“Today in Lebanon we don’t have time for luxury in politics because our economy could be subjected to collapse, if we do not carry out this surgery quickly and with (political) unanimity,” he told the World Government Summit in Dubai.
International donor institutions and foreign governments want to see the new government enact reforms before releasing some $11 billion in financial assistance pledged at a Paris conference last April called “Cedre”.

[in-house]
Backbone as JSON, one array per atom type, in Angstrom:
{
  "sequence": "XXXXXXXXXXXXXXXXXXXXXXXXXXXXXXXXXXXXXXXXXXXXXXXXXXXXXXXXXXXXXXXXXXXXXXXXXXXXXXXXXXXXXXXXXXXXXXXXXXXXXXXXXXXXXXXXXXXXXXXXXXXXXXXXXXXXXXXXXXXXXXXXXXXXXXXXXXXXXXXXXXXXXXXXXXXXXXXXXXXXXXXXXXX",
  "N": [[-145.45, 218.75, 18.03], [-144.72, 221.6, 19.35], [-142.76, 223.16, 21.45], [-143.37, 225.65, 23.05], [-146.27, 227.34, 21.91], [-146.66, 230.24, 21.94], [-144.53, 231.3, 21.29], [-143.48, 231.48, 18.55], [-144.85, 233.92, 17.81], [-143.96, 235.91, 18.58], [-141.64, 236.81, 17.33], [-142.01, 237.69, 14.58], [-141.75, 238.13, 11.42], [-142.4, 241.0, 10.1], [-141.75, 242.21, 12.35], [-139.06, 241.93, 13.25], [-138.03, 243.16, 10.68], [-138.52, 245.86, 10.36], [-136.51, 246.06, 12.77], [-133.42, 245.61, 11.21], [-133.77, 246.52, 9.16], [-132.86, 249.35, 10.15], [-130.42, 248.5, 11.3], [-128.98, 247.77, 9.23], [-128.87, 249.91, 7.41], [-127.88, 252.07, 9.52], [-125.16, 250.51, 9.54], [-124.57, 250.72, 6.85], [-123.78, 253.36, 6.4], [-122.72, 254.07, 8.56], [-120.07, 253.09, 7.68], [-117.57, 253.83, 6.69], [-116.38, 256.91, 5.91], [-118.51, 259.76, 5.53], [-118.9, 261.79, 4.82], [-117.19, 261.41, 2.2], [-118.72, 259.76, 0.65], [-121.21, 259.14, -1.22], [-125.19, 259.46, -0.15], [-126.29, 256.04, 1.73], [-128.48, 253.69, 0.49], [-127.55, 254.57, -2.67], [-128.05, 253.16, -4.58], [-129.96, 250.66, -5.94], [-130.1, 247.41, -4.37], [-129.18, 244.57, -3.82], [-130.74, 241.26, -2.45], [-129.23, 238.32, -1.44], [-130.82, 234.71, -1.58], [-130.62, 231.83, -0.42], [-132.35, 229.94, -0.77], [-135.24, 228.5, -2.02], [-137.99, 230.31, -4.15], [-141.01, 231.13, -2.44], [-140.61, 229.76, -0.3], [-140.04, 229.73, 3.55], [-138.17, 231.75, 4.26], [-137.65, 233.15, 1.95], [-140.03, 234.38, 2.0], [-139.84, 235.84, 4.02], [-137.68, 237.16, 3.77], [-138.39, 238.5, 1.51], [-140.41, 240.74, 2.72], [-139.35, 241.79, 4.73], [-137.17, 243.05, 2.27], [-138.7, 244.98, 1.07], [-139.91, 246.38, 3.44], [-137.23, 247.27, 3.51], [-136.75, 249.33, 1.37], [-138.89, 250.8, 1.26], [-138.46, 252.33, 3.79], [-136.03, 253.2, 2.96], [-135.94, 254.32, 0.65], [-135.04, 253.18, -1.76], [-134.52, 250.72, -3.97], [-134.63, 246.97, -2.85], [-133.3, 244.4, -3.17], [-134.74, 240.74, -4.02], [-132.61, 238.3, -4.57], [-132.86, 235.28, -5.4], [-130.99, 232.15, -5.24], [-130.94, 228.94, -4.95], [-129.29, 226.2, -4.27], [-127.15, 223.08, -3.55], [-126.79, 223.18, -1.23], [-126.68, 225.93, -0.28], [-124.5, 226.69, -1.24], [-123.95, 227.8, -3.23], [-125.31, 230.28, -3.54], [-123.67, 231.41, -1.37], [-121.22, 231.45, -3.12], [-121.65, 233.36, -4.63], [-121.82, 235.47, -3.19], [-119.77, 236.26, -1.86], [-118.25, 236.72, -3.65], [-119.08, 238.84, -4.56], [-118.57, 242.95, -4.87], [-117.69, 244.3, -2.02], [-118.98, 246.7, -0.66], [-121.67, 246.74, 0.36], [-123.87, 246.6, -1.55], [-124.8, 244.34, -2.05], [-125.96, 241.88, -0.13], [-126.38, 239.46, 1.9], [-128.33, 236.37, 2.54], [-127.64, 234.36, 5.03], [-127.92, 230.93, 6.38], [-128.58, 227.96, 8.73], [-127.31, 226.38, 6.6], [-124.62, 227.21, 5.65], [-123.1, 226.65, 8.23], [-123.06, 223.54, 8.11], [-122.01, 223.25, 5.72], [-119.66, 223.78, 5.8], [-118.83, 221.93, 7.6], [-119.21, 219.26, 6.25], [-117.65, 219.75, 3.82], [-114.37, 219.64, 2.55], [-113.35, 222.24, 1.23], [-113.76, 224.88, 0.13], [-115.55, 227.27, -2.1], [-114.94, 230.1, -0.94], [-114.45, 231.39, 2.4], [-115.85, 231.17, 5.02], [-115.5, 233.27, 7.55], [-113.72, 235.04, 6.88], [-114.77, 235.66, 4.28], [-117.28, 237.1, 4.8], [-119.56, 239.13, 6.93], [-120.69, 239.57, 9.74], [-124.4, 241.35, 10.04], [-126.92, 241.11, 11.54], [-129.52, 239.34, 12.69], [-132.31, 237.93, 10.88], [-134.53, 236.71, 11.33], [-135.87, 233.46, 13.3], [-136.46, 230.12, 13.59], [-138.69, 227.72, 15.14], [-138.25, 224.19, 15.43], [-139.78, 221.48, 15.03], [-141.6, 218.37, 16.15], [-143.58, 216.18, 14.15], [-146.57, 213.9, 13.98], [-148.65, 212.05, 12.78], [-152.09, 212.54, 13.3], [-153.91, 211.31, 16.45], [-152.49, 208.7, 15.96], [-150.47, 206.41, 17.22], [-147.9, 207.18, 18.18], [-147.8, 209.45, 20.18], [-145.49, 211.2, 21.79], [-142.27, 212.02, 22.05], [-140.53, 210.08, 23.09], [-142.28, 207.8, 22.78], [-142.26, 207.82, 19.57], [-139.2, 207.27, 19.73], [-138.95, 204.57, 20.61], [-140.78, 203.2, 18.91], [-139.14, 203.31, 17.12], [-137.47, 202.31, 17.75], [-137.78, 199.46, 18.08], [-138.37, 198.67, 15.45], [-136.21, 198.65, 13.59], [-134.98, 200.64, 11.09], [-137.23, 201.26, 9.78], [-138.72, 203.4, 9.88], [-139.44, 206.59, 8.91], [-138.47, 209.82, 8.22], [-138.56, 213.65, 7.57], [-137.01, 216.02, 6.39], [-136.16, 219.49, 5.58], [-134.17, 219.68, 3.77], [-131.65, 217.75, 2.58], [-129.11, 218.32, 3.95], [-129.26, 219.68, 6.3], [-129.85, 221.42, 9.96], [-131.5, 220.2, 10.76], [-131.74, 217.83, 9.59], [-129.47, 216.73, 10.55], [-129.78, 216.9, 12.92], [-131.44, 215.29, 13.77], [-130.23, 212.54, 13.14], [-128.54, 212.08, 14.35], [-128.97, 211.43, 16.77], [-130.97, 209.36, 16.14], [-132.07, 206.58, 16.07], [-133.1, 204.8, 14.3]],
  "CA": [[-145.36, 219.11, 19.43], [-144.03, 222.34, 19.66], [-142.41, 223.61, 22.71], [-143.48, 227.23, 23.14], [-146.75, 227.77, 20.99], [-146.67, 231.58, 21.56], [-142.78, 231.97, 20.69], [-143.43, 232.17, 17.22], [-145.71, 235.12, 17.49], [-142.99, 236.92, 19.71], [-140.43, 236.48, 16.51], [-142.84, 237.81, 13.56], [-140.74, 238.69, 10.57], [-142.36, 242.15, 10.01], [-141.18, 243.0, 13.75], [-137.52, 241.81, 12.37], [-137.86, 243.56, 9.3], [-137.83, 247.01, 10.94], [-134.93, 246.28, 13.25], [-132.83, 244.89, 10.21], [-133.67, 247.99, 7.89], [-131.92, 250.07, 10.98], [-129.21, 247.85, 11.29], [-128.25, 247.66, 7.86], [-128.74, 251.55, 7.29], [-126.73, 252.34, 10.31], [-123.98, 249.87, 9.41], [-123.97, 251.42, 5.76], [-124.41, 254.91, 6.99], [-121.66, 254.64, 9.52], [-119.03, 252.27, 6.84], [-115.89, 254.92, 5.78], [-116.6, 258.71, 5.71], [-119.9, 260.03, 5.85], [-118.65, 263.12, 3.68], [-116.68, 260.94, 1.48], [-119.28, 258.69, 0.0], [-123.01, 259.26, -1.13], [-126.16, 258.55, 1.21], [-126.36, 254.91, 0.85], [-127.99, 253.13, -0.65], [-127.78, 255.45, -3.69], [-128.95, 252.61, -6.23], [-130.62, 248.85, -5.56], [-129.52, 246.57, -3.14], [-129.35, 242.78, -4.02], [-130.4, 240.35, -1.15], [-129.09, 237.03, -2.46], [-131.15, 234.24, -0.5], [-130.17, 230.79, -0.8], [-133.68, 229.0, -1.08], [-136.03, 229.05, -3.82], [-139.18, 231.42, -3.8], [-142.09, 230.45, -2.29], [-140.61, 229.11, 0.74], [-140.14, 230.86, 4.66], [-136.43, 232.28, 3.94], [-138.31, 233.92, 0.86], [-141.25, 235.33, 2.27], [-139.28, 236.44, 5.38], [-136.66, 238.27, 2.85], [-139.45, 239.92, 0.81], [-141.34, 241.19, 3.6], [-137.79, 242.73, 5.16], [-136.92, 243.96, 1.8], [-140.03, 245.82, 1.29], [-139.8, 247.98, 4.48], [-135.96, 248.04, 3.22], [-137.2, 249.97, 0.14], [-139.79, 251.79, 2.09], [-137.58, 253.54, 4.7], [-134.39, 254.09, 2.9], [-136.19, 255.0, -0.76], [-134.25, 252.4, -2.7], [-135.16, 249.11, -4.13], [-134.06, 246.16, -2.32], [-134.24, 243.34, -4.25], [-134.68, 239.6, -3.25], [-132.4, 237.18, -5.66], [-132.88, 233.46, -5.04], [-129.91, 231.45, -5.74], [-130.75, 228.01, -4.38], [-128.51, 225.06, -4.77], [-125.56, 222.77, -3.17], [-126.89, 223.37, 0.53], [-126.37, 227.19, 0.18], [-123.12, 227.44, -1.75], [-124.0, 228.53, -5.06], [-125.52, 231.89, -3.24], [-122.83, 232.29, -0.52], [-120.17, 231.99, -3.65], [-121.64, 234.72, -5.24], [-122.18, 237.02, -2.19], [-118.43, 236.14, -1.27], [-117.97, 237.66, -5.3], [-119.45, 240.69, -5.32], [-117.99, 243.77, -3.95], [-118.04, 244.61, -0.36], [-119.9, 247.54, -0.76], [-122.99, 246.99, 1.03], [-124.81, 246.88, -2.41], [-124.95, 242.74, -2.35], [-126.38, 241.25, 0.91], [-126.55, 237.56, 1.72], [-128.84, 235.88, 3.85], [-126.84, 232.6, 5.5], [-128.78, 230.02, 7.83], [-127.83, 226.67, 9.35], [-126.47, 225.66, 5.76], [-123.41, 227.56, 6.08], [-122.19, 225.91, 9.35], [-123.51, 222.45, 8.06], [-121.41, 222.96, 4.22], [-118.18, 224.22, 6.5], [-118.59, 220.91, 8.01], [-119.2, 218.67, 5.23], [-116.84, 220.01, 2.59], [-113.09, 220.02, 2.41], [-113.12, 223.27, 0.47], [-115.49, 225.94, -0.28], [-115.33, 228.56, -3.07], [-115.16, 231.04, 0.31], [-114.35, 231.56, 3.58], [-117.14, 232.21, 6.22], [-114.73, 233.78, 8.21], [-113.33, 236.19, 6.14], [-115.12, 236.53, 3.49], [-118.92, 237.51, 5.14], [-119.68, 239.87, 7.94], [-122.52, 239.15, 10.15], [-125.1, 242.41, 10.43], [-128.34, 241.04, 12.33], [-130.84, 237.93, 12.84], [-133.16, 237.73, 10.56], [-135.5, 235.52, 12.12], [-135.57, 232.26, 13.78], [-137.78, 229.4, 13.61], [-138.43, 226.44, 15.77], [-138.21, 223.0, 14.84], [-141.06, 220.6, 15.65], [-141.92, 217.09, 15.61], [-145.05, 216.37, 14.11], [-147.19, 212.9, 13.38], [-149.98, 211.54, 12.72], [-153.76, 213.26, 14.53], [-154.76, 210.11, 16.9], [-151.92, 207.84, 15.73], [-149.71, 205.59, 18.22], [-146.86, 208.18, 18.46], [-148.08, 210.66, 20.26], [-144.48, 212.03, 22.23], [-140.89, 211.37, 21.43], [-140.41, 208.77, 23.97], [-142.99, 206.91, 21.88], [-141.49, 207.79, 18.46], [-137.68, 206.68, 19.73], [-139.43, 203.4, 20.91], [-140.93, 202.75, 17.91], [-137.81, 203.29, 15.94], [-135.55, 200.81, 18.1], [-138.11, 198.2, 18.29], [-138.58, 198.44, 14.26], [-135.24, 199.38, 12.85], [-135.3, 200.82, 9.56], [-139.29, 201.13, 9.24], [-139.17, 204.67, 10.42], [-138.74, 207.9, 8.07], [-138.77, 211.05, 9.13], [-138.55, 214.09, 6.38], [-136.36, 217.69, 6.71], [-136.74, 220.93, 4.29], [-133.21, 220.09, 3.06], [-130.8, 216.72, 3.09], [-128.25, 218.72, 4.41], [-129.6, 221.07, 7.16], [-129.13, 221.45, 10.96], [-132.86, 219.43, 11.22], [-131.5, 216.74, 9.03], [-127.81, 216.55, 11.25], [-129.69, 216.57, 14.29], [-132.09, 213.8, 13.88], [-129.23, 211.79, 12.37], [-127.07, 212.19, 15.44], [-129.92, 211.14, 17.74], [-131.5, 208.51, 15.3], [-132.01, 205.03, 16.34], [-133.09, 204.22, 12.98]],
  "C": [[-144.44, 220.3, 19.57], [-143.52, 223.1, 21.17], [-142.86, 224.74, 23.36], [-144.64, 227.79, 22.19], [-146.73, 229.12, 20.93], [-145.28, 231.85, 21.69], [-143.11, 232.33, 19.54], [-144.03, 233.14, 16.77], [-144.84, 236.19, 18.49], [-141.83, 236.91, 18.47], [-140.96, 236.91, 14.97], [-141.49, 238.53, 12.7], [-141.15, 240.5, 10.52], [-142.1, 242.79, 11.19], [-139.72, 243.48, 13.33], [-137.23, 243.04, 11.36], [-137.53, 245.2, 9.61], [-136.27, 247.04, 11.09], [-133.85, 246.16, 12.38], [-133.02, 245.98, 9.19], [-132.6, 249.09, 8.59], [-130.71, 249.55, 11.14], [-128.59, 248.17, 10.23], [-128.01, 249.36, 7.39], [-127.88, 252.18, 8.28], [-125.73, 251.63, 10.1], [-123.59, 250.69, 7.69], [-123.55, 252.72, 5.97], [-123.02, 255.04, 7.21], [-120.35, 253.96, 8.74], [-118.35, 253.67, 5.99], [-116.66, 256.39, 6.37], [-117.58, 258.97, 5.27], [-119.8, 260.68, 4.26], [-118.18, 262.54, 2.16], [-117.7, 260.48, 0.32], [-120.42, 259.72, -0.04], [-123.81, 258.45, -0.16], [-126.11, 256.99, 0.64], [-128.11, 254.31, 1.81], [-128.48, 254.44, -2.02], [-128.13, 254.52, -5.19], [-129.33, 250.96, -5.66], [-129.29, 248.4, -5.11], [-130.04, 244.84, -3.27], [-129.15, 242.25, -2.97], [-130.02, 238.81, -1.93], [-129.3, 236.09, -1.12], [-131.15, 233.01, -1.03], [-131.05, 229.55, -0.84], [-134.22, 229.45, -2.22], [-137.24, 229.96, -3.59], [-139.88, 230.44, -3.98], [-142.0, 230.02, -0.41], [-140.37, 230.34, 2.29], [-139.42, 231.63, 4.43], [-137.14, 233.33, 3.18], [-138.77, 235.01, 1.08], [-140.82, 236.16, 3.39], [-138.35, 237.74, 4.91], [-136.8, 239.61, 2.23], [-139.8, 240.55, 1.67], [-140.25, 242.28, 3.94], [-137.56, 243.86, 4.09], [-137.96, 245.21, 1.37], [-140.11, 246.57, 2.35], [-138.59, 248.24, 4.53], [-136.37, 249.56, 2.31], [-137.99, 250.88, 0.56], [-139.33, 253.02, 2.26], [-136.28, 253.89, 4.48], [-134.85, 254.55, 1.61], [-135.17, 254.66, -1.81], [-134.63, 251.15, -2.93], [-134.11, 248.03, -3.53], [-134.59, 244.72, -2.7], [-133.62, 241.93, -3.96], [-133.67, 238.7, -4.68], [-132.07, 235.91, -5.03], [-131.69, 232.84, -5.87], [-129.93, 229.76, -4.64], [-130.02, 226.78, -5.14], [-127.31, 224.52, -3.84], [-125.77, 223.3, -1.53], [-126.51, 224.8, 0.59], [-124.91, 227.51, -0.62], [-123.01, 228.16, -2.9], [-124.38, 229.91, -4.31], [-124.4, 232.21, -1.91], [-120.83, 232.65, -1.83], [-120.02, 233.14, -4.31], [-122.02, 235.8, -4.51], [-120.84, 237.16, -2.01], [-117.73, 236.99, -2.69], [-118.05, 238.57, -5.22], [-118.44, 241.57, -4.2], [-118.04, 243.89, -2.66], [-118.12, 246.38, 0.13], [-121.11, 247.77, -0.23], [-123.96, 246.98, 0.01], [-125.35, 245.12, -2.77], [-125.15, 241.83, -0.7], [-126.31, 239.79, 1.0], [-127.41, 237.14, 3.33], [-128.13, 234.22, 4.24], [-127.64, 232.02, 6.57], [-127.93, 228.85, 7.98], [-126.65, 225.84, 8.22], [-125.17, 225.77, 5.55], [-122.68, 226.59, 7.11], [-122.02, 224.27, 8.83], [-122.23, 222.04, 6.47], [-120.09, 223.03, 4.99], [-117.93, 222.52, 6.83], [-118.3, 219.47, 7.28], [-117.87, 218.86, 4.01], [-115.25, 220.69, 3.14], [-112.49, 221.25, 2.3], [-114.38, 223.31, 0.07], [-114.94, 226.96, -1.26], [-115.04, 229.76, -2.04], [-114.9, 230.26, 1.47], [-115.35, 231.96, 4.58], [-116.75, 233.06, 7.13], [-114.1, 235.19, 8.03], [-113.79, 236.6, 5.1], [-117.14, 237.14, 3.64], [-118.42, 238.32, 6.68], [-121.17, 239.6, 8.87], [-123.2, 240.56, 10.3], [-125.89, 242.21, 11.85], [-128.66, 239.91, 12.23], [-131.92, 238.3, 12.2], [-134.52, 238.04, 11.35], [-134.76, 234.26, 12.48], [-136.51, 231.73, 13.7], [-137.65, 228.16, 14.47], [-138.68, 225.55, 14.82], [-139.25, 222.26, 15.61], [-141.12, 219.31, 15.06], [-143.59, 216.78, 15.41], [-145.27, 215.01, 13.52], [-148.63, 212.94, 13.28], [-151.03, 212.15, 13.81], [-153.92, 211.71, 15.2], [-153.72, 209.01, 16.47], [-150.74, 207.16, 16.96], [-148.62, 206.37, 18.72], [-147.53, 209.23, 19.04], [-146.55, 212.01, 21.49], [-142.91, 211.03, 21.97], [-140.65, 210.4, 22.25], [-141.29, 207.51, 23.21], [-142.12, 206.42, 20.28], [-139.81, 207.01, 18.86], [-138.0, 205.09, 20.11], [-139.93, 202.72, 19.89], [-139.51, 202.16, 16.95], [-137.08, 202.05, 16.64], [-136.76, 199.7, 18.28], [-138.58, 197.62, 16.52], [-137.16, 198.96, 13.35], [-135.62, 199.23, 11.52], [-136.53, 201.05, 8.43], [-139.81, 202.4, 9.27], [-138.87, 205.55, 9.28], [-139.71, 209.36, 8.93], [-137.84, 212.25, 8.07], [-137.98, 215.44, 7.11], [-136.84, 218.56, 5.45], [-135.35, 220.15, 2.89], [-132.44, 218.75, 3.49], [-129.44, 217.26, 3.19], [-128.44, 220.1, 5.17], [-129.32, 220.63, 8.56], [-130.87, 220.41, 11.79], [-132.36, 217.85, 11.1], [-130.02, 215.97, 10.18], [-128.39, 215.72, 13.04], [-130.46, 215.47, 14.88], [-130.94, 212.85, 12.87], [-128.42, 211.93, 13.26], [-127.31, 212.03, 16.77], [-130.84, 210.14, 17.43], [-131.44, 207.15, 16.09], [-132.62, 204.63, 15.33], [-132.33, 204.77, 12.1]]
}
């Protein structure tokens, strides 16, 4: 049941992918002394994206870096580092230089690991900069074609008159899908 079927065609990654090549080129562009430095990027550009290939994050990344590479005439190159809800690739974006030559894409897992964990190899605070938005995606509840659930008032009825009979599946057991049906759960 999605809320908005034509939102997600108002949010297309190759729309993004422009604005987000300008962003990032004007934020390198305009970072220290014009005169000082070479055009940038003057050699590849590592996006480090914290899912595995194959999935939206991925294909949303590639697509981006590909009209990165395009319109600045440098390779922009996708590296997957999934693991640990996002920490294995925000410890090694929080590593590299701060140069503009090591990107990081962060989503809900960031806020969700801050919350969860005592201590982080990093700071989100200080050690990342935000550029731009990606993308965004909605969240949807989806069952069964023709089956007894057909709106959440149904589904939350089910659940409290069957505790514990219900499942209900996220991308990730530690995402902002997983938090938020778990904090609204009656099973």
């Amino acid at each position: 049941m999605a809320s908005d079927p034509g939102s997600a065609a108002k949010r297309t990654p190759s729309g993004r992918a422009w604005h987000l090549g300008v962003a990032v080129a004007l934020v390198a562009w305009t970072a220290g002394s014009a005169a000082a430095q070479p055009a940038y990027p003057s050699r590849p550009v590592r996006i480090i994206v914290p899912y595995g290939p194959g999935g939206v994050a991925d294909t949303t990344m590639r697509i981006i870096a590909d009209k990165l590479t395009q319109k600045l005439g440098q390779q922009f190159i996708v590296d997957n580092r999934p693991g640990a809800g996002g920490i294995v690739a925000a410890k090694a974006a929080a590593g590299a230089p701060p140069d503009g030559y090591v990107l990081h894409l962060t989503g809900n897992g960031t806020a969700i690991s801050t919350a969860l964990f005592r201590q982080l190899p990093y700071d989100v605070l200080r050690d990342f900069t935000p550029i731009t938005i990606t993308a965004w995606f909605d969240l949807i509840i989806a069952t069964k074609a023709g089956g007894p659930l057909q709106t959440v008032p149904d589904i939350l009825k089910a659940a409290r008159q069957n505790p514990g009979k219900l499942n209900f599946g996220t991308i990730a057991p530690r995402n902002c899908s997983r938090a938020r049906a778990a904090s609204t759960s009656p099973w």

Lebanon’s economic freedom score is 51.1, making its economy the 154th freest in the 2019 Index. Its overall score has decreased by 2.1 points, with declines in scores for judicial effectiveness, trade freedom, and investment freedom far outweighing a modest improvement in labor freedom. Lebanon is ranked 12th among 14 countries in the Middle East and North Africa region, and its overall score is below the regional and world averages.